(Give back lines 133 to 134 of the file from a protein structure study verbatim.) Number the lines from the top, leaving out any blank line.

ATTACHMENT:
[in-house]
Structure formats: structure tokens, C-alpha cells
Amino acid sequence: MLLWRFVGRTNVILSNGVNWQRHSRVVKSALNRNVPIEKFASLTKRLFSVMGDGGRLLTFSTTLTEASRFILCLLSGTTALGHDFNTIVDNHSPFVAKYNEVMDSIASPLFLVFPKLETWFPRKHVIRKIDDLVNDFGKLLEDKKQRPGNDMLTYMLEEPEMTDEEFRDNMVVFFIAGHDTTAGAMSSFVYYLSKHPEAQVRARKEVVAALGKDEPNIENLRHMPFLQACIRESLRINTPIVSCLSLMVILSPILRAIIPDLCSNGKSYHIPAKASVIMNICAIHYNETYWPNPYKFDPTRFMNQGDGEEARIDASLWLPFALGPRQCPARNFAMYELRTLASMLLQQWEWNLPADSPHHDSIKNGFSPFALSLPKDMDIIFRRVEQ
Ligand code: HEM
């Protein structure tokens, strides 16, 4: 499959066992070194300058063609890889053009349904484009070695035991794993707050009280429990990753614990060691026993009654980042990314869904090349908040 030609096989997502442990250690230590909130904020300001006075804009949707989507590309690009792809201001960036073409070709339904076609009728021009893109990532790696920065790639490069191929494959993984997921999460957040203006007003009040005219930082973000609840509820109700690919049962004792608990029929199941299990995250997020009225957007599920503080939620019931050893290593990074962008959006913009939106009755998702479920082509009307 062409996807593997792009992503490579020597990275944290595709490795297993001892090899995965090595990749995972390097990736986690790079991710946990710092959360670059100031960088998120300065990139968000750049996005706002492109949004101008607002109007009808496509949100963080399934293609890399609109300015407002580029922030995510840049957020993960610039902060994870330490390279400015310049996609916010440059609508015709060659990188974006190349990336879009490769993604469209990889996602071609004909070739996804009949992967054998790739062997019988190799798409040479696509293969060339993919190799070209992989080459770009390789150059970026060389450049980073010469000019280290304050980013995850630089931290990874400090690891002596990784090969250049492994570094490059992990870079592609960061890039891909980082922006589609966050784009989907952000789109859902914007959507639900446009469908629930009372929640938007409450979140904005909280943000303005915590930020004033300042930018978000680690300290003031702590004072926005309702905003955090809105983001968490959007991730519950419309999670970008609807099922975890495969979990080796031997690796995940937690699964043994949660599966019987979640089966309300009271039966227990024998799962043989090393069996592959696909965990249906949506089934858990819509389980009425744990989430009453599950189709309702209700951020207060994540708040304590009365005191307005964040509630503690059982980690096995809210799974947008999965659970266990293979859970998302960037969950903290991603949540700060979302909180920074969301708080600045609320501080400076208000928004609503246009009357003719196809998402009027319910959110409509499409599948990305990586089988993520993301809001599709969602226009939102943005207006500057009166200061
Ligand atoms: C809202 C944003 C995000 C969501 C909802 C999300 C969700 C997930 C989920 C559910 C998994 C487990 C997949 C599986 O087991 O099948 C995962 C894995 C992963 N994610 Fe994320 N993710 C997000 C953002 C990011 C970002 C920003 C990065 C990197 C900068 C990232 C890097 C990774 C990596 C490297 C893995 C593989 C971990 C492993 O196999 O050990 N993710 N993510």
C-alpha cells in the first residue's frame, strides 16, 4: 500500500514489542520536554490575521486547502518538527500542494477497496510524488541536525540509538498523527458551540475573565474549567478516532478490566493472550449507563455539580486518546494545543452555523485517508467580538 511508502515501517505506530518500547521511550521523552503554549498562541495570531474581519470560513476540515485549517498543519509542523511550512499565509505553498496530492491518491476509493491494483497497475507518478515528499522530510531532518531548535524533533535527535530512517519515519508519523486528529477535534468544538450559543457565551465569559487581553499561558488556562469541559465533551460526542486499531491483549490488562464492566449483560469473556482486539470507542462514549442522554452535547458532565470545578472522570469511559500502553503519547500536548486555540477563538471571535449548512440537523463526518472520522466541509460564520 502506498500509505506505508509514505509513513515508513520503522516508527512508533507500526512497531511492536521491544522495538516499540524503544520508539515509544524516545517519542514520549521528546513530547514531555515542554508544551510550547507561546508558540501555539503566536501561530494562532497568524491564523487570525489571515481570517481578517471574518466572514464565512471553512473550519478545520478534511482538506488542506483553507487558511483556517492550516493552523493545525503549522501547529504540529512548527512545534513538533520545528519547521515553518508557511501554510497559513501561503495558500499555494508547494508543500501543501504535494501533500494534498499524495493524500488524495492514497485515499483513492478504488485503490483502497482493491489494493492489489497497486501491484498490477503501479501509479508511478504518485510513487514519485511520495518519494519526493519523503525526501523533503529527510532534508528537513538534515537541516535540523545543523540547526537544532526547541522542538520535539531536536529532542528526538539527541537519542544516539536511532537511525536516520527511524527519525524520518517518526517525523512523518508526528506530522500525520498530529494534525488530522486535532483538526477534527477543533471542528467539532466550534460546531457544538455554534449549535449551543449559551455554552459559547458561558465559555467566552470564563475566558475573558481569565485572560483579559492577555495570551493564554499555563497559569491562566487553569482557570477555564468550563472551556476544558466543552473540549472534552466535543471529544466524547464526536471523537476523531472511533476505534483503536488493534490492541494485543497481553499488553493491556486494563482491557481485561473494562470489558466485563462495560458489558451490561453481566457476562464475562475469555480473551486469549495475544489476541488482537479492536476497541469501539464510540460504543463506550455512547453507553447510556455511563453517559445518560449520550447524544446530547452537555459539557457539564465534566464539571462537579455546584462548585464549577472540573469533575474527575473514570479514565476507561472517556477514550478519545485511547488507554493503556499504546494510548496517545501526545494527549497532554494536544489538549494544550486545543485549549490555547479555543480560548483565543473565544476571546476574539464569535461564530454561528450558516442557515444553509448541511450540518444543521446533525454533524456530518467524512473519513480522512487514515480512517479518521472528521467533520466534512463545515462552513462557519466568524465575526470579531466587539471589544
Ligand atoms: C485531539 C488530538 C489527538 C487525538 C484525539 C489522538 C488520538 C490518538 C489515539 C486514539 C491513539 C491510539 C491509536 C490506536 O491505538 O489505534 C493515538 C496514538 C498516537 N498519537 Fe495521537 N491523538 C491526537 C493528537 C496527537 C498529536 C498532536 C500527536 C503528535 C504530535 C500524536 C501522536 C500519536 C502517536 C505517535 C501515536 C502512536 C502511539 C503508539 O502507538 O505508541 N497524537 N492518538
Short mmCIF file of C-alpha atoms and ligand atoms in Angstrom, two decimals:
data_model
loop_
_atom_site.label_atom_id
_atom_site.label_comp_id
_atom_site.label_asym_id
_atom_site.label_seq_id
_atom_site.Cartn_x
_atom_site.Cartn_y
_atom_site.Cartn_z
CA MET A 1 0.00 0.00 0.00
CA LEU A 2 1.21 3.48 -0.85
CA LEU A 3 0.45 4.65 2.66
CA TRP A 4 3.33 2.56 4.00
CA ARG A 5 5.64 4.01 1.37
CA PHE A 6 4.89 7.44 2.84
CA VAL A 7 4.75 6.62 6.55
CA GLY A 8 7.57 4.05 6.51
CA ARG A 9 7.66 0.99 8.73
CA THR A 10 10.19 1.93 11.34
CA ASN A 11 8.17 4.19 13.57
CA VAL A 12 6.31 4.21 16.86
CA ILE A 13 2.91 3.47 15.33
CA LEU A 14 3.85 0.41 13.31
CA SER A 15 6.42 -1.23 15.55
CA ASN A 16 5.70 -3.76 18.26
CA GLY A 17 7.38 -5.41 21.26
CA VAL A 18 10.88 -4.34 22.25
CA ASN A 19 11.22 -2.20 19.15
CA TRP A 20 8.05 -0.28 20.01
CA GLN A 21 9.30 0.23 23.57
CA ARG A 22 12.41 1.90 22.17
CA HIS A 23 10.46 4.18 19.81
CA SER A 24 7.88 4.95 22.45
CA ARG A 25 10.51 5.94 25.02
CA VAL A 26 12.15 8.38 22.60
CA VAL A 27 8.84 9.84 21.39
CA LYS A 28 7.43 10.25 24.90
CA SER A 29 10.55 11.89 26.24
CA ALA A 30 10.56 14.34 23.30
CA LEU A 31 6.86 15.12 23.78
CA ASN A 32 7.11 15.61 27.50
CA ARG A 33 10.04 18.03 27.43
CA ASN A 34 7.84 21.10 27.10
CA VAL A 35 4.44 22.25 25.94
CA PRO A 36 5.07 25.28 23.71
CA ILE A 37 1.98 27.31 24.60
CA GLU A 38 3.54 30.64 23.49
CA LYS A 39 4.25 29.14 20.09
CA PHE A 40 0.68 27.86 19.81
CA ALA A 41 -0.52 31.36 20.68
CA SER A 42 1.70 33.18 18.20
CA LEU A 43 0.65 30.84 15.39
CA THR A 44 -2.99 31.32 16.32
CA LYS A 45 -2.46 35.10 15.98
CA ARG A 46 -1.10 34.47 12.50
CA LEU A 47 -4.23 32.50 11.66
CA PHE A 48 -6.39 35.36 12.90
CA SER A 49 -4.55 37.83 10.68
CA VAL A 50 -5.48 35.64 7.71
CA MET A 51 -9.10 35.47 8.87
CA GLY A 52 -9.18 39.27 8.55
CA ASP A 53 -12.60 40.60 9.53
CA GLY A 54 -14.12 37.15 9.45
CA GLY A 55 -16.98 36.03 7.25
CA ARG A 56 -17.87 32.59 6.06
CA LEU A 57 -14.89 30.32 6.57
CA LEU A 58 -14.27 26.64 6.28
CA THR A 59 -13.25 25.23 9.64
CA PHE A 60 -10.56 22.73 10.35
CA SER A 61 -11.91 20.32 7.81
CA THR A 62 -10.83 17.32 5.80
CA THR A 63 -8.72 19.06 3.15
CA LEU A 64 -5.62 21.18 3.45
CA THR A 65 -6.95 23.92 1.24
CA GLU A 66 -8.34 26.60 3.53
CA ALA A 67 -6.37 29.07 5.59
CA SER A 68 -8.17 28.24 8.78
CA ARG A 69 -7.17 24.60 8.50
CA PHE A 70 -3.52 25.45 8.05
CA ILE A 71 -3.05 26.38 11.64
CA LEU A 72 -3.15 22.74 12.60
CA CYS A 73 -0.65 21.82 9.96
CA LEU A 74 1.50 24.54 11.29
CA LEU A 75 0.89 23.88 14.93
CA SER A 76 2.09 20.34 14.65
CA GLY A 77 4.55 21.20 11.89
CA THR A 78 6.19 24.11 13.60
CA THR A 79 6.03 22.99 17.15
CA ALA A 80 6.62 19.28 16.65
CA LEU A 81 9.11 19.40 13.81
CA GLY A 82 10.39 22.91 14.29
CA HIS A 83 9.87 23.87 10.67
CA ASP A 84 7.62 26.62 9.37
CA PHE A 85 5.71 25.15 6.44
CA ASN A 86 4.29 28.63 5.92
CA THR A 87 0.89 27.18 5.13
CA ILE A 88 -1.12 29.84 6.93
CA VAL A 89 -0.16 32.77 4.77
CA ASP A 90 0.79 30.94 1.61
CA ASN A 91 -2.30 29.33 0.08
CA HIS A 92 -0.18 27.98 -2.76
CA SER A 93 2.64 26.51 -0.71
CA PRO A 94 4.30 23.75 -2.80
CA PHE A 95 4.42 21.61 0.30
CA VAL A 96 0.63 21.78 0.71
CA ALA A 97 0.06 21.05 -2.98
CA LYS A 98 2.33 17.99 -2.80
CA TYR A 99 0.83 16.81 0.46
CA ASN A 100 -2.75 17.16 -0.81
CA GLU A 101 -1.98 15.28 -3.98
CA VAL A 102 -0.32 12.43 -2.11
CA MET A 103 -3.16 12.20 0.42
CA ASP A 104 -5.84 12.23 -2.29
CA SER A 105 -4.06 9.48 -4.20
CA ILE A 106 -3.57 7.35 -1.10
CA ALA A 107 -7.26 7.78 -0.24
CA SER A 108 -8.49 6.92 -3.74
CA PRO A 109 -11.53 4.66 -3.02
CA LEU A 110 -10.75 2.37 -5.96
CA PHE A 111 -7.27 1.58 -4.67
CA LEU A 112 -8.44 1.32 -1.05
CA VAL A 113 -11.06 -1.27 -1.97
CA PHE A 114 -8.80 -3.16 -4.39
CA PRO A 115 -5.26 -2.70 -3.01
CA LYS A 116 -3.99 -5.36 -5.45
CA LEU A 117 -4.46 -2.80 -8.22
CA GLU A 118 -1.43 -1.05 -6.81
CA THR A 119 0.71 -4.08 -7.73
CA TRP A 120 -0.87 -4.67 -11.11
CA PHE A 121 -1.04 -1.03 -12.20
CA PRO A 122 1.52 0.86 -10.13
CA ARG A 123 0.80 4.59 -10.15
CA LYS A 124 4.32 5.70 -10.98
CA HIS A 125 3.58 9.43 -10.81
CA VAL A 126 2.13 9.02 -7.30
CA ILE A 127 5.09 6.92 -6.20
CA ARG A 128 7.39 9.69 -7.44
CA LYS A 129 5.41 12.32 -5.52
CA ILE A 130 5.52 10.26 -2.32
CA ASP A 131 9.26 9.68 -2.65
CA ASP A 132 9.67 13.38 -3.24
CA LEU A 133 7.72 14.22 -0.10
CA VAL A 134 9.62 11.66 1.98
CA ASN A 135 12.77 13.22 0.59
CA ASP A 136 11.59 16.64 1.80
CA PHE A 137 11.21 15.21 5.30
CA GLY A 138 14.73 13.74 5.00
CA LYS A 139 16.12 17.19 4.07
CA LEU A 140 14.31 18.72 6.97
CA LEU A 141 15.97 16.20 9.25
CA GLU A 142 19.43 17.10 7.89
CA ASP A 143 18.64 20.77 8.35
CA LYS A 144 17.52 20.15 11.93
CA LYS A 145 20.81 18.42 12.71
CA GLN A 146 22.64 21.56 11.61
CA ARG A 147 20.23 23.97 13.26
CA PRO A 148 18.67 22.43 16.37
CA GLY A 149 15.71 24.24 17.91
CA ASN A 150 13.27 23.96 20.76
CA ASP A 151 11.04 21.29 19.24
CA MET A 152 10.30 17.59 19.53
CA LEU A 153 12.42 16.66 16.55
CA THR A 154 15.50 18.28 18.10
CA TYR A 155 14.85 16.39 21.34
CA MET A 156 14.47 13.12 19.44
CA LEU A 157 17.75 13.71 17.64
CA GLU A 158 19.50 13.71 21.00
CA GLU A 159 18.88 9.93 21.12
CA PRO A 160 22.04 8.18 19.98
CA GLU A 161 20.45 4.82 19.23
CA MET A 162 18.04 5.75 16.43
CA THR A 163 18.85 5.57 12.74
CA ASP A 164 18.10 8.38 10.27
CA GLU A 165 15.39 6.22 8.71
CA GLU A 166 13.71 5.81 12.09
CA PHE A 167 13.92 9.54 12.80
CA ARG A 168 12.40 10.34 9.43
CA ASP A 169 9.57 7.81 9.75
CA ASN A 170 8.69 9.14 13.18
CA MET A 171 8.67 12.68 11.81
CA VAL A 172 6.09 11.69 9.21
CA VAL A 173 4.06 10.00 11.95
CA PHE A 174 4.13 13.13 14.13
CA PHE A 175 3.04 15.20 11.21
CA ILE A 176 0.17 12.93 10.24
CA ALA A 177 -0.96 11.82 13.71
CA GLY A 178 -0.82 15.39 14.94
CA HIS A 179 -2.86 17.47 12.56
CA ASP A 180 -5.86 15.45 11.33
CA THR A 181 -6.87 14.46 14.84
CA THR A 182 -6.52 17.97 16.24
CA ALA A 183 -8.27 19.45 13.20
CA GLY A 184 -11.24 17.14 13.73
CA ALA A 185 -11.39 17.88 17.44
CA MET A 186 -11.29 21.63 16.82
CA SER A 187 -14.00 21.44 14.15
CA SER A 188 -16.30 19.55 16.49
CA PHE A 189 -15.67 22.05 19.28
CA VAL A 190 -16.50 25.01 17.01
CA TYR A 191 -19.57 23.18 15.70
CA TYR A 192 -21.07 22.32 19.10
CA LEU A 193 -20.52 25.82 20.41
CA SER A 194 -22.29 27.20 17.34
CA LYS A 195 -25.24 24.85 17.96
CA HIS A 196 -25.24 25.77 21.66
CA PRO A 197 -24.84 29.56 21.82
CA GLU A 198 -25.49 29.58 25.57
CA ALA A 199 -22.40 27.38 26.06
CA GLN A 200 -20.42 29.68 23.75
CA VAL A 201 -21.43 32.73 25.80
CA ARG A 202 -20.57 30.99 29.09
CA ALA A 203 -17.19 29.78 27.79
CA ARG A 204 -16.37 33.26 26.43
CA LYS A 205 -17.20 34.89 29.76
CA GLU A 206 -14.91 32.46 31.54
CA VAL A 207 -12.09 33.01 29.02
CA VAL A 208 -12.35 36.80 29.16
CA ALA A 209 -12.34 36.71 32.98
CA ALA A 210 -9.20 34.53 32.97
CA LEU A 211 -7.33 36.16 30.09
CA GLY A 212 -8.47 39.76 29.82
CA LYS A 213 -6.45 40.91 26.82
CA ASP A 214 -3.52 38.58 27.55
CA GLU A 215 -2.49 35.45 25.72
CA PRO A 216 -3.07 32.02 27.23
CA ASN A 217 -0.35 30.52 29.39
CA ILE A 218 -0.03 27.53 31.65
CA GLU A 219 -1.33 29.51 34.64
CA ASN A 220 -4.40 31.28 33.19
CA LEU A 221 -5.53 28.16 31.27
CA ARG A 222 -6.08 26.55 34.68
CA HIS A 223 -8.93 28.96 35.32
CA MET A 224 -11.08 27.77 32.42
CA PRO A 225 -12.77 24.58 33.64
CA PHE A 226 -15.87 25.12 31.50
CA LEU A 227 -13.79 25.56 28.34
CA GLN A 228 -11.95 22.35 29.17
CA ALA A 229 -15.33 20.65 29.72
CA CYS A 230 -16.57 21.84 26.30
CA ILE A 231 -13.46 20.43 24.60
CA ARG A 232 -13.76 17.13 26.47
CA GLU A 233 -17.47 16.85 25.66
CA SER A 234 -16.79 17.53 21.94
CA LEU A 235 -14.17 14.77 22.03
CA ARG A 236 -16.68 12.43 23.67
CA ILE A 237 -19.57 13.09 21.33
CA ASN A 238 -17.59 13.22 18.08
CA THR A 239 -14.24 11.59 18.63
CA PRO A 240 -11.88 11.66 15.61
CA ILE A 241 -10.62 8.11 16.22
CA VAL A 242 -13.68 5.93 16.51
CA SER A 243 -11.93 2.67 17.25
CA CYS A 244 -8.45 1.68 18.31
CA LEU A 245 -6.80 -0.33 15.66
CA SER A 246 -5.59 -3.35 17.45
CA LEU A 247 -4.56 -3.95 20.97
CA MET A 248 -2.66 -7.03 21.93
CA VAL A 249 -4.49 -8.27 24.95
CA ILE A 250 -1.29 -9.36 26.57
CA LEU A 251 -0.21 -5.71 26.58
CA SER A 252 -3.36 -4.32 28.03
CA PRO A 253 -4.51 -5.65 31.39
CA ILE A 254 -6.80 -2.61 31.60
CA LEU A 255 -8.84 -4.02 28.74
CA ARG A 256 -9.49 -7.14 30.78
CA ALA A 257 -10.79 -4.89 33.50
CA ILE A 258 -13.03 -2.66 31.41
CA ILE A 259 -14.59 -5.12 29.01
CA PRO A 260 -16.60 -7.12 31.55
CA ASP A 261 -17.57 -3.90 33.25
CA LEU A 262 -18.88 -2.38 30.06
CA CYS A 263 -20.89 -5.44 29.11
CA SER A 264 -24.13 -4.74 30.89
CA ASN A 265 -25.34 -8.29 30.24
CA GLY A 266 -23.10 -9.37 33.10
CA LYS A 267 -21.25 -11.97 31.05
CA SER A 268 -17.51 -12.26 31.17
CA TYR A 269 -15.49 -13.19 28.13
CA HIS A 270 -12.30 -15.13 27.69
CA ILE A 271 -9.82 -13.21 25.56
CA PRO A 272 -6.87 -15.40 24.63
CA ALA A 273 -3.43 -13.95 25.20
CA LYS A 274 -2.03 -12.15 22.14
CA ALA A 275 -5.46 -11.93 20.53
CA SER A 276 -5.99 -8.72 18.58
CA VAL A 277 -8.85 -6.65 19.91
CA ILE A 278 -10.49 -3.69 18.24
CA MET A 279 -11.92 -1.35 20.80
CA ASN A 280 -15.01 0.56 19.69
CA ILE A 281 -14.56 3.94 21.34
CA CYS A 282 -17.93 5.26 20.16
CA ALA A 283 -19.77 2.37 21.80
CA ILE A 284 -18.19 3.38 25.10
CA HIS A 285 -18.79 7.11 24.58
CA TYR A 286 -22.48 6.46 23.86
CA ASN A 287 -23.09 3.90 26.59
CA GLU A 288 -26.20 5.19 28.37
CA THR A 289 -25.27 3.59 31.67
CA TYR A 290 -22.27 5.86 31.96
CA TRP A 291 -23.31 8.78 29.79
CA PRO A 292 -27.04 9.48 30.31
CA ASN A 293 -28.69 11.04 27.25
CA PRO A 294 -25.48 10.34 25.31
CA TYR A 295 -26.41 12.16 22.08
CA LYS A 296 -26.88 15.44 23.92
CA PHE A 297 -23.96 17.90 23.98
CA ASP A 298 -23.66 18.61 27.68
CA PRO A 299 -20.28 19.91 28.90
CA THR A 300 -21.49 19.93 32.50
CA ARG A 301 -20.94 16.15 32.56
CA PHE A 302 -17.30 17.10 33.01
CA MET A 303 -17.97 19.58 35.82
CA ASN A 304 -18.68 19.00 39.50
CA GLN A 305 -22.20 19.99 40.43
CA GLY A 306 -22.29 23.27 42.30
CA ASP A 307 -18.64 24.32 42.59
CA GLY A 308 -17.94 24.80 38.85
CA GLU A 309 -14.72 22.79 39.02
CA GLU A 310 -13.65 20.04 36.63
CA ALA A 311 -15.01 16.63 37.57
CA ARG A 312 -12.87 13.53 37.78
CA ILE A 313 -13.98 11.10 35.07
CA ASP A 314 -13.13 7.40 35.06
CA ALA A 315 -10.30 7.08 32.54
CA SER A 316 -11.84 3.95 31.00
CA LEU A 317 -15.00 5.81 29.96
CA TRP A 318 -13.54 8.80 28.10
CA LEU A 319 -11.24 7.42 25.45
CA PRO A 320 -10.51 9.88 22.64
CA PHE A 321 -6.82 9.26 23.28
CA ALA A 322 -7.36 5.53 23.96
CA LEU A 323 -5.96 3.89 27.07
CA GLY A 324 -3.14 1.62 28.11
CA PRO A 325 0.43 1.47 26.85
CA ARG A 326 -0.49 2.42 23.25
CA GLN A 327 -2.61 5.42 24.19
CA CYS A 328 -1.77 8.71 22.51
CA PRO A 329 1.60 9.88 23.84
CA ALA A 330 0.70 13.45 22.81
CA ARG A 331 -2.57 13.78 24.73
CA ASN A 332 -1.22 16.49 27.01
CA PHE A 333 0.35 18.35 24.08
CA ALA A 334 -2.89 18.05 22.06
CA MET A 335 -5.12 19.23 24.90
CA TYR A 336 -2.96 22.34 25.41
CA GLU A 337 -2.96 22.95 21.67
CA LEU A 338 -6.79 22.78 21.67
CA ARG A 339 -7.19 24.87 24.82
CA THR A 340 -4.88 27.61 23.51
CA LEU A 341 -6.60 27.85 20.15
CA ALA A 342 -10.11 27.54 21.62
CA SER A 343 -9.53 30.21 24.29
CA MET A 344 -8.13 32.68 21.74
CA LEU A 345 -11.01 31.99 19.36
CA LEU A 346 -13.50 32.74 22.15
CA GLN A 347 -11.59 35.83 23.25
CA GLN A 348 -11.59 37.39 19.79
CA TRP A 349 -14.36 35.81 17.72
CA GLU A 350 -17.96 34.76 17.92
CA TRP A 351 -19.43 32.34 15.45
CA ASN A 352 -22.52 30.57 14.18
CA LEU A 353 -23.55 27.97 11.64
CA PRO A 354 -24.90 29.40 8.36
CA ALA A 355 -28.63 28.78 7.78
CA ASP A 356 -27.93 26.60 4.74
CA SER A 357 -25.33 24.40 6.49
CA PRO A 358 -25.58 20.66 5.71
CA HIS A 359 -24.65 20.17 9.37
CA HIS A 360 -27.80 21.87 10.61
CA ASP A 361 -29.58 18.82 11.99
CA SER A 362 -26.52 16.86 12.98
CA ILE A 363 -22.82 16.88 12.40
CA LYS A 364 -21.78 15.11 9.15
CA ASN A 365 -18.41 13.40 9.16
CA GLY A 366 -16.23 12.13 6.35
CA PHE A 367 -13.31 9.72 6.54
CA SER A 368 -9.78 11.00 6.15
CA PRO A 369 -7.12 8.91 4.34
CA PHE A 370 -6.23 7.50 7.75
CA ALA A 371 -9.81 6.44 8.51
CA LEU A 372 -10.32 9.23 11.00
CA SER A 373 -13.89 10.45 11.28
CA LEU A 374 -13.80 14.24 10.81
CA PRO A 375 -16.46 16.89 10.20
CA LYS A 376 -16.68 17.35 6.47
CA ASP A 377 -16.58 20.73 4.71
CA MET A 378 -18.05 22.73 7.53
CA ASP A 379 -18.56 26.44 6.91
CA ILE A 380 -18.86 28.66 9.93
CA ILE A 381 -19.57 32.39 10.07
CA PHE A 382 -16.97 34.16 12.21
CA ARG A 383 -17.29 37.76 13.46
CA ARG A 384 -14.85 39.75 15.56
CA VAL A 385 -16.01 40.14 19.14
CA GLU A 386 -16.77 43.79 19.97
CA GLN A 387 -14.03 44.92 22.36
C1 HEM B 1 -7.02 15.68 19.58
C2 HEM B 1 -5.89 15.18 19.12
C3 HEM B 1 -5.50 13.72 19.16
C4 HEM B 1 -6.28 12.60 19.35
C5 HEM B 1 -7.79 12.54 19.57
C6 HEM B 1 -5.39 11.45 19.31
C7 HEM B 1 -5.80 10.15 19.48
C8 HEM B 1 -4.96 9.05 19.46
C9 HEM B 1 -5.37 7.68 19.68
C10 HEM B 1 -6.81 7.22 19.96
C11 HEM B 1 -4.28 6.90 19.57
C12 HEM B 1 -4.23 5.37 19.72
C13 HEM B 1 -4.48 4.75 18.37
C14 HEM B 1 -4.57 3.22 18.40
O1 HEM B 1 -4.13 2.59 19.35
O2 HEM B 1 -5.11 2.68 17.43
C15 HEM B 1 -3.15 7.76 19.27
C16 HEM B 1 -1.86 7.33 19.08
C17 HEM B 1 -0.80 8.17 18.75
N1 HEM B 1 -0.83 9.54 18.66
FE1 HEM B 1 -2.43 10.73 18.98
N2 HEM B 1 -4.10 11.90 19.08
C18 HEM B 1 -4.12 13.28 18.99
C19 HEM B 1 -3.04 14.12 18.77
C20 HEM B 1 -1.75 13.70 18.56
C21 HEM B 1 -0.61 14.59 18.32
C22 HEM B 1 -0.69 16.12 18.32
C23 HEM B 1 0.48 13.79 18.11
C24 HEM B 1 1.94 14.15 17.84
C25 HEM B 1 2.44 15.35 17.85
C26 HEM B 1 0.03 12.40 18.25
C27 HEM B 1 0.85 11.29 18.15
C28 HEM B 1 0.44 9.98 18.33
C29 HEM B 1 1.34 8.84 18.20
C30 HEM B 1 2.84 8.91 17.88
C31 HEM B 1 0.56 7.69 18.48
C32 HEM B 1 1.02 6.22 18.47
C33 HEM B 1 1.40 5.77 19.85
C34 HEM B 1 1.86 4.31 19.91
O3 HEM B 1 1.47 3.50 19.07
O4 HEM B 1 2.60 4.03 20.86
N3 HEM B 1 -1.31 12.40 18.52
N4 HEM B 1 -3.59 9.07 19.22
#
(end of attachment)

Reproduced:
CA PRO A 115 -5.26 -2.70 -3.01
CA LYS A 116 -3.99 -5.36 -5.45